Attention Practices



In the following practices, you will observe and evaluate your own attention patterns to understand where you are putting your attention, both intentionally and unintentionally, throughout your moments, hours, days…well… your life.

By auditing your attention—playing with it and exercising its various forms, deliberately, using the activities below, you will build your attention “muscle” which will help you be a more conscious learner so you can know yourself better.


Sit still for a hot minute.

“Meditate” for 2-4 minutes or as long as you want. Focus your attention (selective attention) on your breath going in through the nose and out through the nose. Notice only that. If your attention shifts elsewhere, perhaps to your chest or to the noises in the room, or your feet, or an itch; if it shifts to thinking, or your mind wanders to the past or the future, just notice. Try to bring your attention back to the breath. It helps to sit up straight or lie down if you want to– it doesn’t matter so much, especially if this is new to you. When people try to “do it the right way” when it comes to meditation, they usually just focus on outcomes rather than the process itself, just the trying. The trying and failing IS THE THING. If you are trying and failing– you’re doing everything perfectly!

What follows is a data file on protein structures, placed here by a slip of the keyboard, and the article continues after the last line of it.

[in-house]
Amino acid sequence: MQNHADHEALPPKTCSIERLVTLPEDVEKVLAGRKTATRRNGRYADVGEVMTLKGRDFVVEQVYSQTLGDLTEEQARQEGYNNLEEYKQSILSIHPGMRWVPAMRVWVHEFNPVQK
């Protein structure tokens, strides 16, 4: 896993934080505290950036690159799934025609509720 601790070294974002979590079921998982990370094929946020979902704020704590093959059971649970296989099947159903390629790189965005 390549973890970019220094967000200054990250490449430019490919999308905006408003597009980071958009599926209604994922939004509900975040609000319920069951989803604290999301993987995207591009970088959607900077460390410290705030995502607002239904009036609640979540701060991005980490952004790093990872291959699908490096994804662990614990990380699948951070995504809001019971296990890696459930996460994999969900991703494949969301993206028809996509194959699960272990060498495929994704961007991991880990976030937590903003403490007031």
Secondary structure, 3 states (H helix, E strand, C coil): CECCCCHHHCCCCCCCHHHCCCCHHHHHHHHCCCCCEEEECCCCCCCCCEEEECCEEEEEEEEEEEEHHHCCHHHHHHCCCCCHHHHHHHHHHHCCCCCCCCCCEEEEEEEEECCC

If any of this causes feelings– anxiety, fatigue, hyper-arousal, sadness, muscular tension…whatever, just notice. Stop if you get to a point where you feel overwhelmed, especially if you are someone who experiences symptoms of traumatic stress or high anxiety. Do what you need to to calm your arousal. (Here’s a resource who can teach you all about stress and trauma and somatic healing of your nervous system. You can orient your eyes to a point in the room; rub your hands together or on your arms, give yourself a hug, feel your bottom on your chair; talk to a safe, loving person; in other words, ground yourself in the present and in your body). Later, when you are in an even space (within your mind-body), reflect on the experience and write about it. Each time you attend to your attention, your experience may vary! You are different each time you try. People vary in the ways they react and respond to paying attention to attention— it only matters that you TRY it and later reflect and record what happens. NO RIGHT OR WRONG; NO JUDGMENT. JUST OBSERVATION TO LEARN. Take are of yourself! Don’t be such a force!

If you find yourself struggling TOO MUCH in these attention practices,
please click here to read important information about trauma and self-study.